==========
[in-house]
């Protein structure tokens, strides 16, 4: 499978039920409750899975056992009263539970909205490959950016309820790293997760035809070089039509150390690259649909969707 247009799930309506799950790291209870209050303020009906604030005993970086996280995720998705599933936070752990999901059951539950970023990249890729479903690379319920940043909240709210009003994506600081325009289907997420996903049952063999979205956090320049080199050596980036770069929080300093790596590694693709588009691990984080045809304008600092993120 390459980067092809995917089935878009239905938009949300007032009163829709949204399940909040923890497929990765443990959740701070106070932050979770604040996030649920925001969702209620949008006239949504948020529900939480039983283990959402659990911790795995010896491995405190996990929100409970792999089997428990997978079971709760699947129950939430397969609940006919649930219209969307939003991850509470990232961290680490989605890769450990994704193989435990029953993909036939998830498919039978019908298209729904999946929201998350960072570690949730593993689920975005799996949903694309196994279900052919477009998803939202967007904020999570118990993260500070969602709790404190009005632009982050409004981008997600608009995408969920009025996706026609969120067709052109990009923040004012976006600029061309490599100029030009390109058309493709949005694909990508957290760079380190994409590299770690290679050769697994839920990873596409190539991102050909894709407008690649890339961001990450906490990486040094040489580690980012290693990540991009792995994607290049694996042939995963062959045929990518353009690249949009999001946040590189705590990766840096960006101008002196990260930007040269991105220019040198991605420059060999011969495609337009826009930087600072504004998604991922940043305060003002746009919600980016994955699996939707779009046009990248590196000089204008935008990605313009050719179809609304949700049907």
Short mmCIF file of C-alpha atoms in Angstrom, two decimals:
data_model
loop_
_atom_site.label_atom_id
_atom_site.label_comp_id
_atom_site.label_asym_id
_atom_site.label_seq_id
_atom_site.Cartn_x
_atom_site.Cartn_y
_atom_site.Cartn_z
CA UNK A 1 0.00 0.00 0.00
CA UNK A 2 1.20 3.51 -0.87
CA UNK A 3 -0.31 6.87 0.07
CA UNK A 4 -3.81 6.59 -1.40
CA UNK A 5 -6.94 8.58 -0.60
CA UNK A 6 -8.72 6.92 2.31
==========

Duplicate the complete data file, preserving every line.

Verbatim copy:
[in-house]
């Protein structure tokens, strides 16, 4: 499978039920409750899975056992009263539970909205490959950016309820790293997760035809070089039509150390690259649909969707 247009799930309506799950790291209870209050303020009906604030005993970086996280995720998705599933936070752990999901059951539950970023990249890729479903690379319920940043909240709210009003994506600081325009289907997420996903049952063999979205956090320049080199050596980036770069929080300093790596590694693709588009691990984080045809304008600092993120 390459980067092809995917089935878009239905938009949300007032009163829709949204399940909040923890497929990765443990959740701070106070932050979770604040996030649920925001969702209620949008006239949504948020529900939480039983283990959402659990911790795995010896491995405190996990929100409970792999089997428990997978079971709760699947129950939430397969609940006919649930219209969307939003991850509470990232961290680490989605890769450990994704193989435990029953993909036939998830498919039978019908298209729904999946929201998350960072570690949730593993689920975005799996949903694309196994279900052919477009998803939202967007904020999570118990993260500070969602709790404190009005632009982050409004981008997600608009995408969920009025996706026609969120067709052109990009923040004012976006600029061309490599100029030009390109058309493709949005694909990508957290760079380190994409590299770690290679050769697994839920990873596409190539991102050909894709407008690649890339961001990450906490990486040094040489580690980012290693990540991009792995994607290049694996042939995963062959045929990518353009690249949009999001946040590189705590990766840096960006101008002196990260930007040269991105220019040198991605420059060999011969495609337009826009930087600072504004998604991922940043305060003002746009919600980016994955699996939707779009046009990248590196000089204008935008990605313009050719179809609304949700049907």
Short mmCIF file of C-alpha atoms in Angstrom, two decimals:
data_model
loop_
_atom_site.label_atom_id
_atom_site.label_comp_id
_atom_site.label_asym_id
_atom_site.label_seq_id
_atom_site.Cartn_x
_atom_site.Cartn_y
_atom_site.Cartn_z
CA UNK A 1 0.00 0.00 0.00
CA UNK A 2 1.20 3.51 -0.87
CA UNK A 3 -0.31 6.87 0.07
CA UNK A 4 -3.81 6.59 -1.40
CA UNK A 5 -6.94 8.58 -0.60
CA UNK A 6 -8.72 6.92 2.31